Bottom Time E-Mail News Archives
Here it is nearly the first of July and we just finished our first tailgate dive on Big Cormorant Lake on Tuesday night. Those attending were Jake & Tracy Jacobson, Lyle & Becky Kjonaas, Wendy Olsgard, Steve Cole, Jim Hammer and Seal. Vis. had dropped some but everyone enjoyed the dive and party afterwards with the great sunset.
Here we have the next in the series of freediving articles by Fred Johnson. If you want to see any of the previous Bottom Time email news we will have them posted this weekend.
This past weekend I had a good opportunity to combine some spearfishing along with some freediving. I see now how freediving spearfishermen can get them selves into trouble. I snagged a huge carp (huge to me, anyway), on a “last breath” of air, and it was easy to get caught up in the moment. He headed for the bottom so I headed for the bottom right with him. I found myself ignoring the urges to breath in order to get a hold of the big fish. Fortunately, the fish soon cooperated. I was only in about 10’of water when I hooked him, but I could about imagine being deep and latching on to a big ocean fish. It didn’t take long with the excitement and extra exertion to run out of air.
First Piece of Updated Freediving Equipment: mask
Second Piece of Updated Freediving Equipment: fins
When I began freediving some years back I used to think that the way to get deep was to hurry to the bottom and to hurry back to the surface. I tried this way too many times before I figured out that this technique is totally wrong. One of the secrets of getting to deeper depths is to be comfortable, take your time, and save your oxygen for the return trip to the surface. A slow, methodical kick can get you to the bottom very efficiently. With good finning technique, whether dolphin or flutter kick, and a good surface dive you won’t use much energy/oxygen to fight your buoyancy. Once you are at your target depth you can assess how you feel and decide if you’ve got time to cruise or if it’s time to surface. If you’ve been power finning to depth more than likely you’re exhausted, feeling out of air, and aiming for the surface as quickly as you got to the bottom, if you even got to the bottom. This will change dramatically the first time you do a “take your time” dive. Now, even a slow, efficient dive for me to –20’ will only last about 20 seconds top to bottom. So, with a breath hold time of even just 1 minute that can give 40 seconds on the bottom cruising like a fish. It helps to make your body as long and as streamlined as you can with your hands and arms extended overhead especially on the way down. Freediving fins or “long blades” as I like to call them, can really help and are designed to move you efficiently with the least amount of effort. Long blades are usually much longer then scuba or snorkel fins and in the water, length = speed and efficiency. Some prefer a very stiff fin and others prefer a more flexible blade, some freedivers use a monofin and although super efficient they are not very maneuverable and as I understand, difficult for some to master. Just like with scuba fins, if you switch to a different fin chances are that it will take a while to find the most efficient rhythm and style of kick to use for that particular fin. Time spent in a pool doing laps can do wonders for finning technique and finding the most efficient kick for you and your particular fin.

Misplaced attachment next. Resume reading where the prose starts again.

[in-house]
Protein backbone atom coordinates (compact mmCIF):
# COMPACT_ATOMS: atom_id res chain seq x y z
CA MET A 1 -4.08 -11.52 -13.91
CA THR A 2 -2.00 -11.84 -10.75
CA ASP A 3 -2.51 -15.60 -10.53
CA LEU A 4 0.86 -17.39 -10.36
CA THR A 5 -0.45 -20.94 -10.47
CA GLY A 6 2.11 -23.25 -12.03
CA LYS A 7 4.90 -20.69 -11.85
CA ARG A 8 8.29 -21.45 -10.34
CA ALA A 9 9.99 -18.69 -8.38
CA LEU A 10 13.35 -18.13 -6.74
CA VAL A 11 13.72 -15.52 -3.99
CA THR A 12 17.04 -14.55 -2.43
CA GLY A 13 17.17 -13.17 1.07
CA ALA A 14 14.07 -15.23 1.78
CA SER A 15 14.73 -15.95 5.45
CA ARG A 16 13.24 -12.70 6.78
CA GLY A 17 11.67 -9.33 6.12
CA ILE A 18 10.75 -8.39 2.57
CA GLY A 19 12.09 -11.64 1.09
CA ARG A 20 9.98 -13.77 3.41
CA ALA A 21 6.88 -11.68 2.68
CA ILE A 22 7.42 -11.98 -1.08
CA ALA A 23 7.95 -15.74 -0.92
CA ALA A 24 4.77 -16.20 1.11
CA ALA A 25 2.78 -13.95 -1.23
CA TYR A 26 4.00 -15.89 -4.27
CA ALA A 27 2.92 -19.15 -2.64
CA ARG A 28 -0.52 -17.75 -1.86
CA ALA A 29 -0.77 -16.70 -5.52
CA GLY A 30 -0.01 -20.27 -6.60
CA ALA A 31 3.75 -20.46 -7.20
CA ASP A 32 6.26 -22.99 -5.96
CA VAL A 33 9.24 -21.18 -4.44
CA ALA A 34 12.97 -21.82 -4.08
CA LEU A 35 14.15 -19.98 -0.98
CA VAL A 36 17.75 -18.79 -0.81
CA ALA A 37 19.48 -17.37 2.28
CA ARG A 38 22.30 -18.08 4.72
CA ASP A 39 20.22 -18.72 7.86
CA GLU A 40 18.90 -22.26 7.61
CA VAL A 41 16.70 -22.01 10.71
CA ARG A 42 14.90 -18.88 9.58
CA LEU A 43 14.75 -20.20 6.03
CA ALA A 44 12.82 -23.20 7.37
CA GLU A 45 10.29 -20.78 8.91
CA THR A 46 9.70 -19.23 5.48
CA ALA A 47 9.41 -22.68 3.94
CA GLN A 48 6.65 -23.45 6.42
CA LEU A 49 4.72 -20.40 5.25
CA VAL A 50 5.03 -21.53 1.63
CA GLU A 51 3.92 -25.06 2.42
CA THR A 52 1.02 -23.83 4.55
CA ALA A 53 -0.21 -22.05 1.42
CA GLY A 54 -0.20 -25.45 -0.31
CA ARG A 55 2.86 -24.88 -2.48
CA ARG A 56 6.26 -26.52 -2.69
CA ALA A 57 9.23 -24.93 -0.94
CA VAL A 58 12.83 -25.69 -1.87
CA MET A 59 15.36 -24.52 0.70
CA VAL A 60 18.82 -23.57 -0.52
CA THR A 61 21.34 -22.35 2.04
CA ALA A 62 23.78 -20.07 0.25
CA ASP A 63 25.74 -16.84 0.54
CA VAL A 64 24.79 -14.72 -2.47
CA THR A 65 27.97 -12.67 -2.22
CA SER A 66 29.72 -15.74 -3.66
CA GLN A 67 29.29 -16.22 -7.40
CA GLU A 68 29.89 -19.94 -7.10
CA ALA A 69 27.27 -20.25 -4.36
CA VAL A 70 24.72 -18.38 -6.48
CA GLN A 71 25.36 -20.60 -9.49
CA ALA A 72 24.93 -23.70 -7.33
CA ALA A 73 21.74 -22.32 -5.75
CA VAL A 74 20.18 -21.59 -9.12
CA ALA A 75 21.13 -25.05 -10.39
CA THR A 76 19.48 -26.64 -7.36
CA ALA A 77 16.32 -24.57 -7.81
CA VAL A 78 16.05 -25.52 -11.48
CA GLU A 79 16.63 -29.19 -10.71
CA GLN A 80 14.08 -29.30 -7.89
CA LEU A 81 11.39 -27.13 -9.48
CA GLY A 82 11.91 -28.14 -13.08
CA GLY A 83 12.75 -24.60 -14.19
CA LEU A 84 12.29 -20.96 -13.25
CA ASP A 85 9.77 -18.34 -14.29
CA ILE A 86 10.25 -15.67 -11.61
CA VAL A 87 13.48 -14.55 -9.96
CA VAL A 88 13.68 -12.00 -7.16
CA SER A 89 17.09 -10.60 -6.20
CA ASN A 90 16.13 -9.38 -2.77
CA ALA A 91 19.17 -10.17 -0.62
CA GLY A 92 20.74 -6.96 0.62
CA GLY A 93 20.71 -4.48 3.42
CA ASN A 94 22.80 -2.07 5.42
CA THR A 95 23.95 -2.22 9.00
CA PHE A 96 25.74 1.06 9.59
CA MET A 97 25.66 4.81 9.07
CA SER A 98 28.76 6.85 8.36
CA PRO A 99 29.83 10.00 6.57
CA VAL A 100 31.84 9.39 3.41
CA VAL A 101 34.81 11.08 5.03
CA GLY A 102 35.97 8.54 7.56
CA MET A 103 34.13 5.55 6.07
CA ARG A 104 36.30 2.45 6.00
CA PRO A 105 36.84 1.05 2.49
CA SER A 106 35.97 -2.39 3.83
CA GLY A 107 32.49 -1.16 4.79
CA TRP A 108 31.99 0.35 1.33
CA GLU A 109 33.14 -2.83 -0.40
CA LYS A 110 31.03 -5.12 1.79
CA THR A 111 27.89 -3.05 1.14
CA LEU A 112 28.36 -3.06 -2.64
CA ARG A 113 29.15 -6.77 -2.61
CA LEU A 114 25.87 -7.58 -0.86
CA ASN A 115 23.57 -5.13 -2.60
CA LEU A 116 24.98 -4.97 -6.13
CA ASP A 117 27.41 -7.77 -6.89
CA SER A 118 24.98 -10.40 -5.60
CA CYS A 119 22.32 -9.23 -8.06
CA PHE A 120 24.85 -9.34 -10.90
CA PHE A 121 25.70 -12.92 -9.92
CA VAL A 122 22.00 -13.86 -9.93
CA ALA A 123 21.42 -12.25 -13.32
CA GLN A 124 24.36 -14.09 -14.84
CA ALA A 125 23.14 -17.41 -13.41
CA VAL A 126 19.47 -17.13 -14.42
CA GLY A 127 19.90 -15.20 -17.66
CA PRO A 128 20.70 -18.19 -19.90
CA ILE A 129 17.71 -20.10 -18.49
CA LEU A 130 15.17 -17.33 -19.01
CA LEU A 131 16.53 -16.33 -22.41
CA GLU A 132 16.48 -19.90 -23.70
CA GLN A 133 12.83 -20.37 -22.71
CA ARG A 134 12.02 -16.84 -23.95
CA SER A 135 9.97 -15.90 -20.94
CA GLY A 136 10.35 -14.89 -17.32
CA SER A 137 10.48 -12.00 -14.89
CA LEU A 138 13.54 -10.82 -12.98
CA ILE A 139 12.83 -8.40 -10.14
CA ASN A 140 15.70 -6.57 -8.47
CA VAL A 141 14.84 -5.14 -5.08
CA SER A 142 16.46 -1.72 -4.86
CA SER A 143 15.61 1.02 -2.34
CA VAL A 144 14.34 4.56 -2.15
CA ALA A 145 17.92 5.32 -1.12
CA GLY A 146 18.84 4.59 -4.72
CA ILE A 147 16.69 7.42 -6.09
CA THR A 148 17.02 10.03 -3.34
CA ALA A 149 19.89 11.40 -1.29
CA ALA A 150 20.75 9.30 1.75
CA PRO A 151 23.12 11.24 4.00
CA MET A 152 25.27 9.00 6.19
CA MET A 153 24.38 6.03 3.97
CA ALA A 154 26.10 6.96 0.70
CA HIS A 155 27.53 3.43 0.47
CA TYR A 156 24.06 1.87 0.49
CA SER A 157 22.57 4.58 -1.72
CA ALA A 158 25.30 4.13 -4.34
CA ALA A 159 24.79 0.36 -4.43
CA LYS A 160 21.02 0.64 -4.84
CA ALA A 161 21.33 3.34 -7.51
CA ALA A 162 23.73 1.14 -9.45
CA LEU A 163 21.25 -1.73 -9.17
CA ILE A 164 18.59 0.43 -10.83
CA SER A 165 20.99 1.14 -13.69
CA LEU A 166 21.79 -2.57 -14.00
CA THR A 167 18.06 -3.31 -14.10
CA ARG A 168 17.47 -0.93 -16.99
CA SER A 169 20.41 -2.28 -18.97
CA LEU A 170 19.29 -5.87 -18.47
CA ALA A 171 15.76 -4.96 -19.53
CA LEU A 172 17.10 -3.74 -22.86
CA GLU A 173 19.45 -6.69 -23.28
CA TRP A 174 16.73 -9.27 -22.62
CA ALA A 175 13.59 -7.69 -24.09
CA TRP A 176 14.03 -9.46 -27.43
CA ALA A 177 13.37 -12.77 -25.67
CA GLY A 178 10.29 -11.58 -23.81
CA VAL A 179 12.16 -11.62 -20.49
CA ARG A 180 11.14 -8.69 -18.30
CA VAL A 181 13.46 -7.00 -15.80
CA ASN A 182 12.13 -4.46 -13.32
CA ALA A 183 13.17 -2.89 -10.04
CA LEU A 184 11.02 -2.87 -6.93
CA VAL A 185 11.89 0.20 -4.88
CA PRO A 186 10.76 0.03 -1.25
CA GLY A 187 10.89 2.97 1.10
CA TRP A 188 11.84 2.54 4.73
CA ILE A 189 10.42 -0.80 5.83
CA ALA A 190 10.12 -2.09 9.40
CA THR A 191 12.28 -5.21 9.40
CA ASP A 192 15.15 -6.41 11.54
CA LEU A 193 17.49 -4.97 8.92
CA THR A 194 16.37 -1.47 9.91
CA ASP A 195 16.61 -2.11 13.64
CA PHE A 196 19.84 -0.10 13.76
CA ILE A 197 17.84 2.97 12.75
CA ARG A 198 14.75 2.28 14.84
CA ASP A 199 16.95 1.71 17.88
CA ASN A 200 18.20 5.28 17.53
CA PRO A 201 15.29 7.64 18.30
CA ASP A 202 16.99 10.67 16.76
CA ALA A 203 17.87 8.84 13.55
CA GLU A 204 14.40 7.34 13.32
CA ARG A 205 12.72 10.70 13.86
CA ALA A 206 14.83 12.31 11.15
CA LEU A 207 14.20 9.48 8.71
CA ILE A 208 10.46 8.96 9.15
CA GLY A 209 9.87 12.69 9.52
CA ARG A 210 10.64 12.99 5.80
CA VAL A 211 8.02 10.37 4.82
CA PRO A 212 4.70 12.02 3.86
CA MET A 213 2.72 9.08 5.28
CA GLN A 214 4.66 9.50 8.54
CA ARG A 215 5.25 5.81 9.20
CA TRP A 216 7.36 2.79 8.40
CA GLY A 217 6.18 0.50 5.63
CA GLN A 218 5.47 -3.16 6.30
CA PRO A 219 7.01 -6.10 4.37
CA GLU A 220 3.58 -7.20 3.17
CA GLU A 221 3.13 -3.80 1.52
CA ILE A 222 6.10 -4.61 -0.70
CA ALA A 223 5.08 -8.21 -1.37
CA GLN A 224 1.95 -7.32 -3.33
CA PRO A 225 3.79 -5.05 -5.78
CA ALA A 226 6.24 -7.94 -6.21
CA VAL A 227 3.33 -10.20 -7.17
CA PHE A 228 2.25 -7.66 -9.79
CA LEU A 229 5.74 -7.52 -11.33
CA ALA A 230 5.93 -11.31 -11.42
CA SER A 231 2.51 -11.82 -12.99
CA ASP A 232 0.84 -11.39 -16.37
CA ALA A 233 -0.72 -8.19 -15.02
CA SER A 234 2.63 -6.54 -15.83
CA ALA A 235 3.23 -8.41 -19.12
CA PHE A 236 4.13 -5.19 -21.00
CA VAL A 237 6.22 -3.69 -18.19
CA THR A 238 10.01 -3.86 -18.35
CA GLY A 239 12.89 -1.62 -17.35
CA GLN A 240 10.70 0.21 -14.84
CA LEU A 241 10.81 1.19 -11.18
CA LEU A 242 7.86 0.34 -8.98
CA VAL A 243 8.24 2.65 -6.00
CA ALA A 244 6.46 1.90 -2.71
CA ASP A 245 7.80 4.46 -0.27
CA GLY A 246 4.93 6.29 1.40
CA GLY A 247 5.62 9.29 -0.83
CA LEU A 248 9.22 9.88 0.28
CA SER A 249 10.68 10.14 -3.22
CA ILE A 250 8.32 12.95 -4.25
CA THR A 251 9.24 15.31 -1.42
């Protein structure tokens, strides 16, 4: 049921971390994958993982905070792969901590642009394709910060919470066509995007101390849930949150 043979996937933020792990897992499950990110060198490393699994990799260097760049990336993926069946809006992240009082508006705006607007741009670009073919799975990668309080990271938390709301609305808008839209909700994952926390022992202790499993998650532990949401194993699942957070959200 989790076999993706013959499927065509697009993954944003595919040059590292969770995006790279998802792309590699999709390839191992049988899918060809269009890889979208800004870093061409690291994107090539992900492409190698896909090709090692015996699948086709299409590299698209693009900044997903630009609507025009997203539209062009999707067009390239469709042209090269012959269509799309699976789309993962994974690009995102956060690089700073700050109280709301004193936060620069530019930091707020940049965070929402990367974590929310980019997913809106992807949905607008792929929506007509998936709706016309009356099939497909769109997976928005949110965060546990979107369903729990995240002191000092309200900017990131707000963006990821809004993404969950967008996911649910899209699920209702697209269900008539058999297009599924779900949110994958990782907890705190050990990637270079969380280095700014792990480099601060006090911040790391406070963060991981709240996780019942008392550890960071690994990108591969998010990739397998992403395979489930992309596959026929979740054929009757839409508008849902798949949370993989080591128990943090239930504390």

One more plus on the long blades: Probably the most fun of having long blades has to be when you pull out fins that are almost 40” long the conversations are always quick to get started. And there is another plus… want to race?
We still have some used 80 cf Al scuba cylinders left and Sherwood rental BCs at reduced prices. We still have 3 demo Bayleys Drysuits at 800.00 dollars each which is less than half price. If you are interested in trying an Ocean Reef Full face mask with comm. system call and make an appointment and we will take you out and let you try one.
Sea you on the Bottom.